Sunday, December 15, 2019

The Butterfly Hours Memoir Project: VIETNAM

For 2019 I'm running a year-long series on my blog in which I share my responses to the writing assignment prompts found in THE BUTTERLY HOURS by Patty Dann.

I welcome you to join me, if you like! I've divided the prompts by month, and the plan is to respond to 3 (or so) a week. For some of these I may write poems, for others prose. The important thing is to mine my memory. Who knows where this exploration will lead?

For links to the prompts I've written on so far this year, please click on The Butterfly Hours tab above.

This (final!) month's prompts are train, trophy, typewriter, umbrella, Vietnam, war, washing machine, widow, window.


This is a prompt (like “typewriter”) that indicates Patty Dann is in the generation just before me. It's not a word that brings up a lot of personal history for me. My grandfather was a WWII vet. My father was born during the years included in the draft, but was not called up. He was an only child, so I've no uncles or any relatives from his side of the family who served. I do know my mother's one brother was career Navy, but I'm not sure where he was during the Vietnam war. Anyhow, my ideas about Vietnam have been largely influenced by the movies and Broadway. Movies like PLATOON and RAMBO (which my father LOVED, and which I remember seeing with him in the theater) introduced me to the brutality of war.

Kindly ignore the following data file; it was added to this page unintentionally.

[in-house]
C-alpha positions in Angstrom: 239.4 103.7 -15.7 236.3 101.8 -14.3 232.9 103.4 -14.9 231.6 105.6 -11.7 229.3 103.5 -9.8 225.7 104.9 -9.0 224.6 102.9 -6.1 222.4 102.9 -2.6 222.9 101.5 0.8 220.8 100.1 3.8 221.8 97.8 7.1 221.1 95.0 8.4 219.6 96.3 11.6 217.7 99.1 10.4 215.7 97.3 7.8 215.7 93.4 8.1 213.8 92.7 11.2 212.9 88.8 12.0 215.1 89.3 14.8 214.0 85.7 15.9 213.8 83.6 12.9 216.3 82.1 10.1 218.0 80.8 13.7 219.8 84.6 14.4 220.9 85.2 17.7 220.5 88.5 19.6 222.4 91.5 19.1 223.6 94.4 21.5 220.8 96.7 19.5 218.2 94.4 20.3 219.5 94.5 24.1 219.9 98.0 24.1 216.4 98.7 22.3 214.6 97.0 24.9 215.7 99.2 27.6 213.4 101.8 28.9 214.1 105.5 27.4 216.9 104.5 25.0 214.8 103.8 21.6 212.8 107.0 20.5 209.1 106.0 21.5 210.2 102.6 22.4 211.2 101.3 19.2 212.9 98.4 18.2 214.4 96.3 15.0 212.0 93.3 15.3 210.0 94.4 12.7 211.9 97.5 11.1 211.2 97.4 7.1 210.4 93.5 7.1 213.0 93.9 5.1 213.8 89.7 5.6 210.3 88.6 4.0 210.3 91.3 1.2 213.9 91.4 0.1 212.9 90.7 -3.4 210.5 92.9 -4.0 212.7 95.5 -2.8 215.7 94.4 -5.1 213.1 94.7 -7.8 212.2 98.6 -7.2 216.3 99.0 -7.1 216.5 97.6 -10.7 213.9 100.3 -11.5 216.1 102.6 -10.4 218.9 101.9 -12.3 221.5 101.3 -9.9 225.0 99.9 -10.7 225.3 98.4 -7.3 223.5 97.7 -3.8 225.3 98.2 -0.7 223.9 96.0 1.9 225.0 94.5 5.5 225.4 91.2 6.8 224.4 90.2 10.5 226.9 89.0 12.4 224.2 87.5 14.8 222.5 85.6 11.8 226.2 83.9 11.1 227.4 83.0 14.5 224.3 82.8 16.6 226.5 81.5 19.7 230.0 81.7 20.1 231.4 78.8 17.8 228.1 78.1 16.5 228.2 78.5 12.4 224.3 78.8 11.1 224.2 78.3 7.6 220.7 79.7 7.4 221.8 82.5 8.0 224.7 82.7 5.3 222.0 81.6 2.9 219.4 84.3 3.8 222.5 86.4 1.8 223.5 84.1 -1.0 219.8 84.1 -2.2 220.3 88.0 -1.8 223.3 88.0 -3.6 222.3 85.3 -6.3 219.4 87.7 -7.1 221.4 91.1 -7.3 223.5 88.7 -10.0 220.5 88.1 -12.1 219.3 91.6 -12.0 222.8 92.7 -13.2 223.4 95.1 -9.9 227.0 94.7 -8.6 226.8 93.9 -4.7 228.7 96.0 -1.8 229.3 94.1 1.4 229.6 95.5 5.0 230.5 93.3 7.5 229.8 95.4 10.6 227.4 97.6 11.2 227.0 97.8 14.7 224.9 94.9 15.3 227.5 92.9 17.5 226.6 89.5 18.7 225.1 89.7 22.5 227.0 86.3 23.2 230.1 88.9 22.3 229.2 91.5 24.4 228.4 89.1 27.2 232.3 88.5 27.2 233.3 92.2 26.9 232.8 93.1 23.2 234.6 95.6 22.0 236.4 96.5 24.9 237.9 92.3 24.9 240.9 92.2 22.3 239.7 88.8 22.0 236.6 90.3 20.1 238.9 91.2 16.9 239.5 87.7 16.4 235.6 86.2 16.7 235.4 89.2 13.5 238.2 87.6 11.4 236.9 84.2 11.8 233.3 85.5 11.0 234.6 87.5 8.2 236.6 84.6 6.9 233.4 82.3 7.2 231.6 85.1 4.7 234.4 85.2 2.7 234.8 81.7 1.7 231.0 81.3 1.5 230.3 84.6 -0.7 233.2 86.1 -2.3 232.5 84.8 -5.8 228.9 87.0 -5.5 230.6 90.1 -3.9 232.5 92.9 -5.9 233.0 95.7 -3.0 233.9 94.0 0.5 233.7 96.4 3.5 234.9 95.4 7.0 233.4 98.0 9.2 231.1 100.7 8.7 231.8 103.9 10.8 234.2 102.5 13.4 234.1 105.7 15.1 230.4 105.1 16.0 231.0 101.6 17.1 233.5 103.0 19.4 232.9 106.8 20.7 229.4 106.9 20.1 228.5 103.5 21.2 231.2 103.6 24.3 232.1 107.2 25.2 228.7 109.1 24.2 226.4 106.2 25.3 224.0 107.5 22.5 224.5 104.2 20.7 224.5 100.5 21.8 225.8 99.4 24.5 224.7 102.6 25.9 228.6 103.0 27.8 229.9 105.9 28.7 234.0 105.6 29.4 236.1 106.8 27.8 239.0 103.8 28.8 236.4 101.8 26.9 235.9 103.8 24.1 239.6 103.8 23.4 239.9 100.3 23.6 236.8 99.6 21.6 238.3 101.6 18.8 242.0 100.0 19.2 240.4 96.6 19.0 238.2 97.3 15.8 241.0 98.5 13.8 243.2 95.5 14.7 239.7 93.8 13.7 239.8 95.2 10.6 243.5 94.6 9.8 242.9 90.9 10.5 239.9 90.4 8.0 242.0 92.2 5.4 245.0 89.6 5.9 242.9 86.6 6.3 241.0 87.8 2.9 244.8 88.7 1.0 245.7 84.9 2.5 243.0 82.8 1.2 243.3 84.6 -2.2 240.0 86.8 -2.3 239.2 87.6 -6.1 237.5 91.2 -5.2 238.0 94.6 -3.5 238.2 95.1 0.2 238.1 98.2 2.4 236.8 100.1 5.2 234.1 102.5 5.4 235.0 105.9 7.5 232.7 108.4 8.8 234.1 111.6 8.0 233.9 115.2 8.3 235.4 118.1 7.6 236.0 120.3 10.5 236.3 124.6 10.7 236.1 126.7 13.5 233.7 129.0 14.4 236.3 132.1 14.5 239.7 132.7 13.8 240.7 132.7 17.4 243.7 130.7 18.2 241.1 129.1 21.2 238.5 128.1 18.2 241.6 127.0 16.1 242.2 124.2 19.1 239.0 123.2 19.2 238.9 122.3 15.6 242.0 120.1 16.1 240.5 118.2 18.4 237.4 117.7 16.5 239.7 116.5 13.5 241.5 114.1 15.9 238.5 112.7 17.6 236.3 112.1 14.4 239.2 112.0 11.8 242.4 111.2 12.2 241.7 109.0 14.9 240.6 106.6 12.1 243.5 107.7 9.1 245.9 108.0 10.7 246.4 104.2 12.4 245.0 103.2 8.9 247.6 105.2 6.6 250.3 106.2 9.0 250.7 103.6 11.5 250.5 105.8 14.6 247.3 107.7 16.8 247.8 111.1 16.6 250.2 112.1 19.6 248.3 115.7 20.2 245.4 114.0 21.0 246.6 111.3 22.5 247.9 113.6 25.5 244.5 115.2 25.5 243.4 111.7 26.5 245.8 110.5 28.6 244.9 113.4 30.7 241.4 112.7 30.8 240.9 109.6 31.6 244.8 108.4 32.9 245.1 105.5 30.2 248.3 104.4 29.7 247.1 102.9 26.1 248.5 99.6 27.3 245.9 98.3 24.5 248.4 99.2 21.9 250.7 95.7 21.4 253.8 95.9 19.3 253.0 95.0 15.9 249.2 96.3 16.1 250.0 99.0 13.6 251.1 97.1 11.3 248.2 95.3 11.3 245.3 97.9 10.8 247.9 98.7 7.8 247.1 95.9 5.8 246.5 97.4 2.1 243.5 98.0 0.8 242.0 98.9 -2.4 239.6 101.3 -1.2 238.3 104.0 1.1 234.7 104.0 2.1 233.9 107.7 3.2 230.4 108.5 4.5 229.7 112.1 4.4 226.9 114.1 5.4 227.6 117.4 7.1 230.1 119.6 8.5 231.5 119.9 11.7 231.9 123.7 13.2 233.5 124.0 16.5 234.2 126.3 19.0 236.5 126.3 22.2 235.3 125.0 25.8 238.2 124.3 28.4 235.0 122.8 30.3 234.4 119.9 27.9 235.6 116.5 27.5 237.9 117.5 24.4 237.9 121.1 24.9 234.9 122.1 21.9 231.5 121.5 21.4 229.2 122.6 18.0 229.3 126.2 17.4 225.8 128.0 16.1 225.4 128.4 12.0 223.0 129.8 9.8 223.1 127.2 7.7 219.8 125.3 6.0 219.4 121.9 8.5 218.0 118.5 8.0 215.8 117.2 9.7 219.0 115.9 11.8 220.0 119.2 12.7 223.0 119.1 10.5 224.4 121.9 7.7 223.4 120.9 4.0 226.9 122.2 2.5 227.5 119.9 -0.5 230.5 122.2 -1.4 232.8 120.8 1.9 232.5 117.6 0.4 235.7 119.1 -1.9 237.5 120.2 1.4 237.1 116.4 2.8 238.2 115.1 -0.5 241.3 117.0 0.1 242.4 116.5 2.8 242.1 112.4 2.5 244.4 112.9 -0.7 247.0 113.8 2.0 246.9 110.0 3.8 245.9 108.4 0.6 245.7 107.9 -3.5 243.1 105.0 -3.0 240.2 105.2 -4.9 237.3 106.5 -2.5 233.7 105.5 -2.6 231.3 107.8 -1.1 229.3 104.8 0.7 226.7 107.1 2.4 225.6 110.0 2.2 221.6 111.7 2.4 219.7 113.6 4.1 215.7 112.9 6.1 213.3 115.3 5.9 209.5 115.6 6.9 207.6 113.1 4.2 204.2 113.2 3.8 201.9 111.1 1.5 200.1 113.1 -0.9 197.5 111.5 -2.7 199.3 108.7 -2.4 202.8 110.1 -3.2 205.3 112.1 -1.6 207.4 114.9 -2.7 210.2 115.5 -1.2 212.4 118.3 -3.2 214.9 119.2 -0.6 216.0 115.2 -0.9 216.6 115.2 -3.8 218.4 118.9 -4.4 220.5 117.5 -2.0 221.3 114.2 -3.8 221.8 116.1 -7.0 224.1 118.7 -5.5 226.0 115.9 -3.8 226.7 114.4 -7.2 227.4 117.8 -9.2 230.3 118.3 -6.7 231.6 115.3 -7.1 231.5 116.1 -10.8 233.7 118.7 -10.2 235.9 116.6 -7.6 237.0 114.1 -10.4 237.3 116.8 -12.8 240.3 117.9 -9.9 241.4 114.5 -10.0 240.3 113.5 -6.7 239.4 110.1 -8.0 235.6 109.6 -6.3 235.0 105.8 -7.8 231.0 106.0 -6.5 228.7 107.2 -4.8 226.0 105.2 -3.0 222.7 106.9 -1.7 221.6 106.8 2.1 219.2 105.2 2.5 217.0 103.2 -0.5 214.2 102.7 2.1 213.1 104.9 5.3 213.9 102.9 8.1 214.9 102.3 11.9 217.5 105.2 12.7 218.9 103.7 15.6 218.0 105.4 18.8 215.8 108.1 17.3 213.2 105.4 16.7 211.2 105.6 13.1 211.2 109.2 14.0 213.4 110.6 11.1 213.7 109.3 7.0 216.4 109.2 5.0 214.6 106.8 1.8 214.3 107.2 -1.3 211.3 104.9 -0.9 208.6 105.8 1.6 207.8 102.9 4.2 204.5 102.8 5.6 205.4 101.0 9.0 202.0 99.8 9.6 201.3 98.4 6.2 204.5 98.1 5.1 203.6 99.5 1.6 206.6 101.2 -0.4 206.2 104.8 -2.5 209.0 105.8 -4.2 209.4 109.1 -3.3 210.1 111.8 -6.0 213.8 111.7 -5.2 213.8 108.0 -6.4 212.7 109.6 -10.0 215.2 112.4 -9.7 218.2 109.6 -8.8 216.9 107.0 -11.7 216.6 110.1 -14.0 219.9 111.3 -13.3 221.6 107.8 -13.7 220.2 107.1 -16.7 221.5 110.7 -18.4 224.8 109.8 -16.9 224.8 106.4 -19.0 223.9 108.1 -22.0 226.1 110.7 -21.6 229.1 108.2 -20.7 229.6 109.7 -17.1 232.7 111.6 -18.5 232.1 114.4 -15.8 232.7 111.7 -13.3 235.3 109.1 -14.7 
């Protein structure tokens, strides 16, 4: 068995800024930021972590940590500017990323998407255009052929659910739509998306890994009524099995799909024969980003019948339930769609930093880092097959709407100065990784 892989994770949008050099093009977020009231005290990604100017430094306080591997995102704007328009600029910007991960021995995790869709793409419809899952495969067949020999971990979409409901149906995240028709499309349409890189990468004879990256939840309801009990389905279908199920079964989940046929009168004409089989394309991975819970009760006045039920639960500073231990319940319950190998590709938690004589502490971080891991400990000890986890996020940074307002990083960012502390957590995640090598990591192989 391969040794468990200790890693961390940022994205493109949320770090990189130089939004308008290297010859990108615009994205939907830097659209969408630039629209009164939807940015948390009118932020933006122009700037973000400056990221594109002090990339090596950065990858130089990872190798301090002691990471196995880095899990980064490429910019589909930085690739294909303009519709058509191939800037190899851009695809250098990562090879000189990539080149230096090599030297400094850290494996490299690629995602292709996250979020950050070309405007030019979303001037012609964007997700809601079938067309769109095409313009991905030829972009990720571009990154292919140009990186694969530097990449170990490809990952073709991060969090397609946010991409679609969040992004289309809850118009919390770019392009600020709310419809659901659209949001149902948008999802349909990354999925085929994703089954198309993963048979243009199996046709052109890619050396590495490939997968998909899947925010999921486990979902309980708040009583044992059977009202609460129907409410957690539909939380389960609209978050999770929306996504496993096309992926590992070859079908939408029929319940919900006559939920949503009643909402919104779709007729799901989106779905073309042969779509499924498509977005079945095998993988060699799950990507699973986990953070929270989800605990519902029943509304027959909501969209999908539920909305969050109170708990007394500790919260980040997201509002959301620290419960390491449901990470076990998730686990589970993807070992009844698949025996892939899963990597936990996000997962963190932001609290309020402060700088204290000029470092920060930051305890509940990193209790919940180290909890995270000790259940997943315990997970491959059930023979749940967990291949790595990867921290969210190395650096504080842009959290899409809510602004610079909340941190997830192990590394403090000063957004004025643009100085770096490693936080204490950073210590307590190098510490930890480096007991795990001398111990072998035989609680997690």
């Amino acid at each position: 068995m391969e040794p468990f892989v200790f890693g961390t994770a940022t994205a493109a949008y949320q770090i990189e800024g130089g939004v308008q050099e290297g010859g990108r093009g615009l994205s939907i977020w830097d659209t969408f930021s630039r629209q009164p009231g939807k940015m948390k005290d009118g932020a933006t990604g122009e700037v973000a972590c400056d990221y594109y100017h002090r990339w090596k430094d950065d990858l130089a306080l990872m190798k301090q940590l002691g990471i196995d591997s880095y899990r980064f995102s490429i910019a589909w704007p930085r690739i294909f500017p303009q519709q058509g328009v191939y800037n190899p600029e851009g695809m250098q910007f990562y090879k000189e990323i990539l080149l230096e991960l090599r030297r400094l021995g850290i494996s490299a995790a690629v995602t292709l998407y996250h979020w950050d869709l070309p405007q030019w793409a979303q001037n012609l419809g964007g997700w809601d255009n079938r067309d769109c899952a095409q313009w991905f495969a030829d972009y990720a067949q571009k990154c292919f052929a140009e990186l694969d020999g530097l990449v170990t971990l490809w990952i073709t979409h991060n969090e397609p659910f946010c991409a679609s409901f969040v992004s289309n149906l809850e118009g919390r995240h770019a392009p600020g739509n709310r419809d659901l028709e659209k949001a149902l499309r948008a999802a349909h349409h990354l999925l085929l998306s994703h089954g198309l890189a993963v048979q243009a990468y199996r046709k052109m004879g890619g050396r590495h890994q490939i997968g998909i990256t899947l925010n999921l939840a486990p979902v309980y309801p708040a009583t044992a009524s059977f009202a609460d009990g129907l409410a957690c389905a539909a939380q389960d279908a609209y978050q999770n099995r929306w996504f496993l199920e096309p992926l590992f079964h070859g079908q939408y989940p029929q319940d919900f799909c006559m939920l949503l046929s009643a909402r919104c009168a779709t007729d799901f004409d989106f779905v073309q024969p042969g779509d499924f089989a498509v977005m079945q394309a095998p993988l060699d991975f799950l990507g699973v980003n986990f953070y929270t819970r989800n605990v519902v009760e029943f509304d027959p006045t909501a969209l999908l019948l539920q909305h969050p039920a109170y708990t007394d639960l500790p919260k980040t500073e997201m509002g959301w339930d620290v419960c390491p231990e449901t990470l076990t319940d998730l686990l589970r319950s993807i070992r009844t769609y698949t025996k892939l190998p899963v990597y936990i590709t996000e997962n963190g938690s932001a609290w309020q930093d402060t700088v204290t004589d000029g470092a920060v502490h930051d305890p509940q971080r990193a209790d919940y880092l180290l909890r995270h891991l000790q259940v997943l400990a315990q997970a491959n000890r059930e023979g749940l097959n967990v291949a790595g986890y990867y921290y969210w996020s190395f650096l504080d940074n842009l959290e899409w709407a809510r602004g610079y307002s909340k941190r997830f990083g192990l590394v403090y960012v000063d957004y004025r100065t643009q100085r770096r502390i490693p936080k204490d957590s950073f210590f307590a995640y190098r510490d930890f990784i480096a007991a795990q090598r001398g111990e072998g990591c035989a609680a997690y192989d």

Later, FORREST GUMP and MISS SAIGON made me feel anger, grief, love for all involved. It's one of those complicated things I'm pretty sure I don't even come close to understanding. And after reading LIES MY TEACHER TOLD ME by James W. Loewen, I realize my confusion is largely related to the (lack of) education I got about Vietnam. Probably the Vietnam-related thing most dear to me THE THINGS THEY CARRIED by Tim O'Brien. I've just found the Bryan Cranston audio version and will be listening to it in the coming days. 

While I do not enjoy violence (and close my eyes during much of PLATOON and RAMBO and any other war movie), I am also utterly fascinated by the emotions of war, how it affects a person. It really brings a person to the heart of what matters most to them, and I think I crave that kind of self-knowledge. Maybe that's why my next middle grade novel is a “war” book – lots there waiting to be discovered...

1 comment:

  1. Interesting that you will be writing about war. This time of the Vietnam War was a terrible time for the country, maybe similar to today with families torn apart in disagreement. WWII veterans did not understand why younger people hated the fighting. The Flower Children were everywhere, begging and dumpster diving at restaurants for food, not a pretty sight. I liked hearing your thoughts, Irene.


Your thoughts?